Richard was leading the way, taking the same long SSW ridge.  Even this route was steep enough so SPHP had to be careful not to send rocks bounding down the mountain toward him.  Several times SPHP had to shout a warning.

The SSW ridge led down toward a wide saddle. The rock glacier Lupe would eventually have to turn toward is out of sight farther down to the L. Although this route wasn't as difficult as the scree slope Lupe and SPHP climbed going up, it was still plenty steep. Richard can be seen ahead. SPHP had to be careful not to send loose rocks bounding down the mountain at him. Photo looks SSW.
The SSW ridge led down toward a wide saddle. The rock glacier Lupe would eventually have to turn toward is out of sight farther down to the L. Although this route wasn’t as difficult as the scree slope Lupe and SPHP climbed going up, it was still plenty steep. Richard can be seen ahead. SPHP had to be careful not to send loose rocks bounding down the mountain at him. Photo looks SSW.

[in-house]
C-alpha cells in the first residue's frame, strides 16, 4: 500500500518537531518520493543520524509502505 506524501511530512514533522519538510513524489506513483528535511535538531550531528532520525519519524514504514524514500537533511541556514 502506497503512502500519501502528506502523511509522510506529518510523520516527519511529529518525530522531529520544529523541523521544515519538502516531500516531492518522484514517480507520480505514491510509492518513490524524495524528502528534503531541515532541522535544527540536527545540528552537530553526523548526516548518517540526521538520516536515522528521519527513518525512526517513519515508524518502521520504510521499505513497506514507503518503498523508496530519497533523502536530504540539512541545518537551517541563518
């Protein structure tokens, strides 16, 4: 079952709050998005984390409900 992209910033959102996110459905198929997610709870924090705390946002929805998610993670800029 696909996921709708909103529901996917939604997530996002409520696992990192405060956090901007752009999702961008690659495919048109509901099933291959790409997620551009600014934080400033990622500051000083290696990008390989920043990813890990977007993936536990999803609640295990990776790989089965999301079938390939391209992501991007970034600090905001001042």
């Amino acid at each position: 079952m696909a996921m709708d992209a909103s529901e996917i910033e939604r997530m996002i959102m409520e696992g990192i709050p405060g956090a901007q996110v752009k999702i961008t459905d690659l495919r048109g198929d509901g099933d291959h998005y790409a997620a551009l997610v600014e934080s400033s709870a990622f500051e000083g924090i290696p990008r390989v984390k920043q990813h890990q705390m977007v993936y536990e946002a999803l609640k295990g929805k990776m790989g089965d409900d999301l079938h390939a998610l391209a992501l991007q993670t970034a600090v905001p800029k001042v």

Unnamed peaks beyond the saddle SSW of Decoeli. Photo looks SSW.
Unnamed peaks beyond the saddle SSW of Decoeli. Photo looks SSW.

Partly out of fear of rocks hurtling down the mountain, Richard stopped off to the side long enough to let Lupe and SPHP catch up.  While climbing Decoeli, Richard had originally come up from the SE to reach this broad, gentler slope on the long SSW ridge.  He had also had to climb up a steep, scree slope on the way, but not for nearly as far as Lupe.

Ahead was a small prominence overlooking the rock glacier to the S.  The question was whether to start down to the SE now, or circle around the W side of the prominence?  After a little discussion and scouting around, it was decided to go the long way around the W side.  There were numerous sheep trails Lupe could follow in this area.